So if you want to make elderberry syrup, you’ll need the following:

  • ½ c. dried elderberries (or 1 c. of fresh/frozen elderberries) I got mine from Mountain Rose Herbs
  • 5 whole cloves
  • 1 whole cinnamon stick
  • 1 T. finely chopped ginger root (fresh or frozen, not dried)
  • 2 c. of filtered water
  • 1 c. raw honey

 

Add the ingredients above (elderberries, cinnamon stick, cloves, and ginger) to 2 cups of filtered water in a pan

 

Turn your pan on medium-high heat, making sure everything is wet.  Note the water level in your pan before things begin to boil

 

When things begin to bubble, turn your pan to medium-low heat and allow it to simmer gently.  You’re going to decoct (reduce, but used in herbal “cooking”) by half the amount of liquid, strengthening the finished product.  Watch your liquid level – as a point of reference, on my stove, it took about 20 minutes to decoct to the mixture to where I wanted it.

 

If you look carefully, you can see the line on the inside of my pan where the water level started out; this was right before I strained it.

 

I tamped down the elderberries, cloves, ginger, and cinnamon stick to make sure I got all the good stuff out of the strainer

What you can’t see is that I had a cup of honey in this bowl before pouring the hot elderberry juice on top of it.  It’s important to have the elderberry juice hot, or the honey won’t dissolve properly and it will be inconsistent in texture and dosing.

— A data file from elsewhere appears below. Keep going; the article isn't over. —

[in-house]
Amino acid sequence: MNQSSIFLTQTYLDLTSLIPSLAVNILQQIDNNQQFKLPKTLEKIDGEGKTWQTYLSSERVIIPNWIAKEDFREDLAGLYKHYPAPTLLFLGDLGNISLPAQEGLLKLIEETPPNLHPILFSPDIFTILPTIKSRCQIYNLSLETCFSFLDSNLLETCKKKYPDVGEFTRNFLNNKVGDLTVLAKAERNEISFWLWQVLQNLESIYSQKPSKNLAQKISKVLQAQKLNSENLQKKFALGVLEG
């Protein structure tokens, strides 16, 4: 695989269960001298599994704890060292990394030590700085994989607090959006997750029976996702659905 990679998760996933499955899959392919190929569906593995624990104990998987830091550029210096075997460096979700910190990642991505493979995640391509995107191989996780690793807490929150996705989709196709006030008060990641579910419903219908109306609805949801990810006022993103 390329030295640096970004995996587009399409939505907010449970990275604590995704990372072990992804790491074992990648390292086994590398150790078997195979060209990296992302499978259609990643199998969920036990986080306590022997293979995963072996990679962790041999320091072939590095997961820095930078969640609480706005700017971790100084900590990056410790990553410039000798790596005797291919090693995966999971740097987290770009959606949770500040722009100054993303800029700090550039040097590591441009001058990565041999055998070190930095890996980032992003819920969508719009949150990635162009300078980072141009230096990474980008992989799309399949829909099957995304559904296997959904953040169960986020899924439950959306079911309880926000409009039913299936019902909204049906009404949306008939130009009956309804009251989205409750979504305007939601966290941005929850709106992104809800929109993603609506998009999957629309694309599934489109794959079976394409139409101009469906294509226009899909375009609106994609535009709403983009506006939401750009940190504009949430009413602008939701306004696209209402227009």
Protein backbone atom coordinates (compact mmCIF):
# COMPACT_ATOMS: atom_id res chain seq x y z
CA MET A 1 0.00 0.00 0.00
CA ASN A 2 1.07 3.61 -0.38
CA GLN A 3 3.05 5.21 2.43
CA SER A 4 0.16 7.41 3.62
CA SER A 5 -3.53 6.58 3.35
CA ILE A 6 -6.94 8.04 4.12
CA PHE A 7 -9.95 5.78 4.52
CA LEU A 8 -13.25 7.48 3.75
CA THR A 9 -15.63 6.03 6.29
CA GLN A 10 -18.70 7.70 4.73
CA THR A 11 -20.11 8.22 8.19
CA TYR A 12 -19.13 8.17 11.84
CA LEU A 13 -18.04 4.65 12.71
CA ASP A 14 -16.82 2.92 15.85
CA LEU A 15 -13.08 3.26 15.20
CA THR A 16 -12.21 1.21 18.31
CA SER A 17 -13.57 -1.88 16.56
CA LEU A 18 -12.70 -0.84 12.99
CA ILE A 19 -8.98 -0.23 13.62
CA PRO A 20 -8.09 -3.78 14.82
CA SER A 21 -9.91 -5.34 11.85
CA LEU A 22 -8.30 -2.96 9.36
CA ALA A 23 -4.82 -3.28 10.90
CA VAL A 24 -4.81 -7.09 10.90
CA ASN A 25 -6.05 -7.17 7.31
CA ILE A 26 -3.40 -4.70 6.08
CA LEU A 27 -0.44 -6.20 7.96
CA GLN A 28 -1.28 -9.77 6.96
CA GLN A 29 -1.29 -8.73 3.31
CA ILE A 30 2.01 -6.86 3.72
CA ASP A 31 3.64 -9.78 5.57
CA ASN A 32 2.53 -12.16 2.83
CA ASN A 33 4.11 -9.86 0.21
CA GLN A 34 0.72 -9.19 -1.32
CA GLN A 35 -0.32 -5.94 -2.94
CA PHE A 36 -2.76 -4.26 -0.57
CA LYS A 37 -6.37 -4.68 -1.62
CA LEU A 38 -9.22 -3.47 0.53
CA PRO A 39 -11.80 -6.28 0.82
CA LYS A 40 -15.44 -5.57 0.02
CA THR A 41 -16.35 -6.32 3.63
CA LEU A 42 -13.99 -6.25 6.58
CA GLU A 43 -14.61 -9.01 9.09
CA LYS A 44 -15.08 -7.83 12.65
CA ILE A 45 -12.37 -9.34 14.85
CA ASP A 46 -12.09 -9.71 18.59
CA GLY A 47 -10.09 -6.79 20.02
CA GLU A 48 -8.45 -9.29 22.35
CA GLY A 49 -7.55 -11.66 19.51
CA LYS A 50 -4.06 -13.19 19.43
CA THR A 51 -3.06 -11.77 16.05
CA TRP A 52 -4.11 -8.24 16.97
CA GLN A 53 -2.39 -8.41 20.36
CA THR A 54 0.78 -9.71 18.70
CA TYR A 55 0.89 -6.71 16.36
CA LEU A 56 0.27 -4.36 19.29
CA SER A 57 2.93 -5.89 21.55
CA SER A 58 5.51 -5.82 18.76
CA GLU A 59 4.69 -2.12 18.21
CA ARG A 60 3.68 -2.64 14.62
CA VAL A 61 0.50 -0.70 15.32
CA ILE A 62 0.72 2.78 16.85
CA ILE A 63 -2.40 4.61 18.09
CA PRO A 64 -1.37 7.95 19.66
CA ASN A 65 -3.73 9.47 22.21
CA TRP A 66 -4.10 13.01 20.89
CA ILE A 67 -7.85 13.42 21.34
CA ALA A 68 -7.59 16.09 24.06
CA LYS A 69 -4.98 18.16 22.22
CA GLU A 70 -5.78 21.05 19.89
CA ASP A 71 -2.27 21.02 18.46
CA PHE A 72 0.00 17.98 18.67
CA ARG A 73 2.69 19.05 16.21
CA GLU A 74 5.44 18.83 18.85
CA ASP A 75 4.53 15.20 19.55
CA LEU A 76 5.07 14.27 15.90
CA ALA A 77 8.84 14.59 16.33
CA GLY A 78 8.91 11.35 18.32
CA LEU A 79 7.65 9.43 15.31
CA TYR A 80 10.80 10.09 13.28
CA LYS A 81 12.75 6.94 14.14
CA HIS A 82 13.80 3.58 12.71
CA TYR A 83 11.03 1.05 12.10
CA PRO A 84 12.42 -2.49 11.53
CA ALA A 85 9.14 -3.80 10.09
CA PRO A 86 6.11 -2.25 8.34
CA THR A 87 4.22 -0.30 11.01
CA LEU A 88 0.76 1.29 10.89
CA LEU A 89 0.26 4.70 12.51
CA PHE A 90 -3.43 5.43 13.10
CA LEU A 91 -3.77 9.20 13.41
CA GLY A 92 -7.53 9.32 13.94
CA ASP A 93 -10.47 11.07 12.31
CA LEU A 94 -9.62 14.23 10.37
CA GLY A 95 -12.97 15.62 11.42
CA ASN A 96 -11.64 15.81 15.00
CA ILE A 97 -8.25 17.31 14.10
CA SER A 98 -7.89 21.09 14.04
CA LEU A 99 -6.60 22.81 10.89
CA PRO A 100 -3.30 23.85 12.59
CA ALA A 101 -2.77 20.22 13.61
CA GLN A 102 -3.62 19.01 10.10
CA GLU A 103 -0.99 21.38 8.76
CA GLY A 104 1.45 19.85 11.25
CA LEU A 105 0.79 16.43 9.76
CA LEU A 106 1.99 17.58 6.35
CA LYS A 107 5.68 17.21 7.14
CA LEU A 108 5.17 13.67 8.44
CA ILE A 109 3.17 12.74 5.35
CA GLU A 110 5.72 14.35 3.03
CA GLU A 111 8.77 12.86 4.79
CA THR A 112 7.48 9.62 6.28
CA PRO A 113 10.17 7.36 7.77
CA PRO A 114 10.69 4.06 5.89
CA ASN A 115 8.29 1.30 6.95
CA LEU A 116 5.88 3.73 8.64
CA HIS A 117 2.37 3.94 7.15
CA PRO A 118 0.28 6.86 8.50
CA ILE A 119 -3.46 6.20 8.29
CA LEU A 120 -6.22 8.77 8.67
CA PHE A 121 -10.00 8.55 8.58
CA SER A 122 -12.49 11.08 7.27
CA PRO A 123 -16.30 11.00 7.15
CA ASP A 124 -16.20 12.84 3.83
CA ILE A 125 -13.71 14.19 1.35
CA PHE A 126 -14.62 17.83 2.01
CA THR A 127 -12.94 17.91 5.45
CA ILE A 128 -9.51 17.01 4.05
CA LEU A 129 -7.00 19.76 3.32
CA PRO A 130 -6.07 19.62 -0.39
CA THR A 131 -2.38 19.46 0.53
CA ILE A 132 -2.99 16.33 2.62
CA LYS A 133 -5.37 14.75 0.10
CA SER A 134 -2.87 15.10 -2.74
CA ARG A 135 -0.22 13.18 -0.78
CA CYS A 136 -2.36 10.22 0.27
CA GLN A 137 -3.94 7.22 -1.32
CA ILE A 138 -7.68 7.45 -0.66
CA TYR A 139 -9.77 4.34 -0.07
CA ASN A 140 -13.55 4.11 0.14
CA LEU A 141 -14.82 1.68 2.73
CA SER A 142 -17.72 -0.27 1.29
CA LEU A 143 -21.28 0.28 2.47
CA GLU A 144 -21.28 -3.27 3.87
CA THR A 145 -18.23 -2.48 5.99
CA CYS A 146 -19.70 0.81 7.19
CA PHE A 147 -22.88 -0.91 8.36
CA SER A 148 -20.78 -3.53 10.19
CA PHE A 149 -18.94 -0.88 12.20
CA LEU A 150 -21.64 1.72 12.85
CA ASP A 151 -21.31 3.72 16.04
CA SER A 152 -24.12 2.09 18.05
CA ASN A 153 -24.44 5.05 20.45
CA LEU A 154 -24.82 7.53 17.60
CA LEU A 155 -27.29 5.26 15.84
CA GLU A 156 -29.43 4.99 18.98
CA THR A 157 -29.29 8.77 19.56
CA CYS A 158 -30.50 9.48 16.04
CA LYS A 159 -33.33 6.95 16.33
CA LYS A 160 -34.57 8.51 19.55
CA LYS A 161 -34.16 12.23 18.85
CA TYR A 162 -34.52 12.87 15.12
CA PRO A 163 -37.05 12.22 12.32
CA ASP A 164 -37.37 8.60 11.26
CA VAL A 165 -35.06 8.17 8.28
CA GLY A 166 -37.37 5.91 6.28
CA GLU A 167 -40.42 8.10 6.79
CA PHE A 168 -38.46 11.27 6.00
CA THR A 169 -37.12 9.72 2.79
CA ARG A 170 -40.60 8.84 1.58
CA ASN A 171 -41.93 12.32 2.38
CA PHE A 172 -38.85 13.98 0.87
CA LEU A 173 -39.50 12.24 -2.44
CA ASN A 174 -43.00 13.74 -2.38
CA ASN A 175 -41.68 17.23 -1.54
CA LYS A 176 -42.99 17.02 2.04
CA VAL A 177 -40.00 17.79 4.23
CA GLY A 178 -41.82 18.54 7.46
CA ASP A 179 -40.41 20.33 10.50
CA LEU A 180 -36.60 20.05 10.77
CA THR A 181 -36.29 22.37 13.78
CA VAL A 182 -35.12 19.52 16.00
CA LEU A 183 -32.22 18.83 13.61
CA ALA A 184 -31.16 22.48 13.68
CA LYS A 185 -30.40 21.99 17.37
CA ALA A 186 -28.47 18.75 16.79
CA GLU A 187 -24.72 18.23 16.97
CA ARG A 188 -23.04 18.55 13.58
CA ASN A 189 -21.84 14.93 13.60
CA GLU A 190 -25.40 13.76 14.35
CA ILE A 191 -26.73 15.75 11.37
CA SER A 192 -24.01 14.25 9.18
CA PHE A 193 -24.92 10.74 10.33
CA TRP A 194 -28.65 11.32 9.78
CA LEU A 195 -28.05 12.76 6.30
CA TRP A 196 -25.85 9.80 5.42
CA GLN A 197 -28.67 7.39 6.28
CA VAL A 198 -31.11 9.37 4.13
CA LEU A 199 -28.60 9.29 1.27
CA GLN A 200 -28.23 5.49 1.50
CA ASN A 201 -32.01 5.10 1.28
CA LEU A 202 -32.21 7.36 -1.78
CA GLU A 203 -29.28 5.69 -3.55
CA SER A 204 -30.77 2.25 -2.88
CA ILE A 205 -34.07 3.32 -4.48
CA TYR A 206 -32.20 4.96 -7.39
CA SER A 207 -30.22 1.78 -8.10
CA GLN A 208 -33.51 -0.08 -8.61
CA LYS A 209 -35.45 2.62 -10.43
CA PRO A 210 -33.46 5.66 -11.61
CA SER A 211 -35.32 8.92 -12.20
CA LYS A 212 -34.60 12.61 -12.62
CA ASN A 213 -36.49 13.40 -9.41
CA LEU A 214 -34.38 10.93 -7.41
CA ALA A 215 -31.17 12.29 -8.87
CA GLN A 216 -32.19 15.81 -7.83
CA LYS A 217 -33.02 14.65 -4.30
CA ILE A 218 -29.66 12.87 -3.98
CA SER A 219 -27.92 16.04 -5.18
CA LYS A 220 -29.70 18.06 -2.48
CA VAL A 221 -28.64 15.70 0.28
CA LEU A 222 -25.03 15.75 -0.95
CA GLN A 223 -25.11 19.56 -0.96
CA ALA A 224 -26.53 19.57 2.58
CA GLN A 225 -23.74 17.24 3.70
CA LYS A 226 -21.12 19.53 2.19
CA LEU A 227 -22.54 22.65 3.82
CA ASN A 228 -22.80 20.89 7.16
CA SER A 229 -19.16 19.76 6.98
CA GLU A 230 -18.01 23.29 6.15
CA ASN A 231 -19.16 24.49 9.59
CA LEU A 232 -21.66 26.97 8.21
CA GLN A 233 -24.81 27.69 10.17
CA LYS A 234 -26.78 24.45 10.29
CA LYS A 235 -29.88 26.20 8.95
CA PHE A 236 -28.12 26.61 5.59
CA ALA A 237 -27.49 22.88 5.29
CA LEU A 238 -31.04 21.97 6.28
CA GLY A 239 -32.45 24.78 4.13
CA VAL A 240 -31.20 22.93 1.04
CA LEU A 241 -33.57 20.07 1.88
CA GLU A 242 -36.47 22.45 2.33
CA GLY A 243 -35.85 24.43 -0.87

It’s thin on the spoon at this point, but it will thicken as it cools.  The honey is a great cough-soother (just be sure to use raw honey, not refined honey!), the cinnamon and ginger have warming properties for the chills, and the cloves are anti-viral and downright medicinal, along with the elderberries themselves.

 

You’ll get a good pint out of this recipe; pour it in a mason jar and store it in the fridge.  I also have amber medicine bottles that I fill up with this stuff for portability (one fits in my purse) and easy dosing.  Take 1 tablespoon per hour while you’re awake – if you wake during the night, take another, but don’t actively dose at night otherwise.  In other words, rest while you can and take this while you’re awake.

You’ll feel better in no time!  And this is safe for kids – no worrisome pharmaceuticals in it, just the things that God put on our planet to heal us, naturally.  :)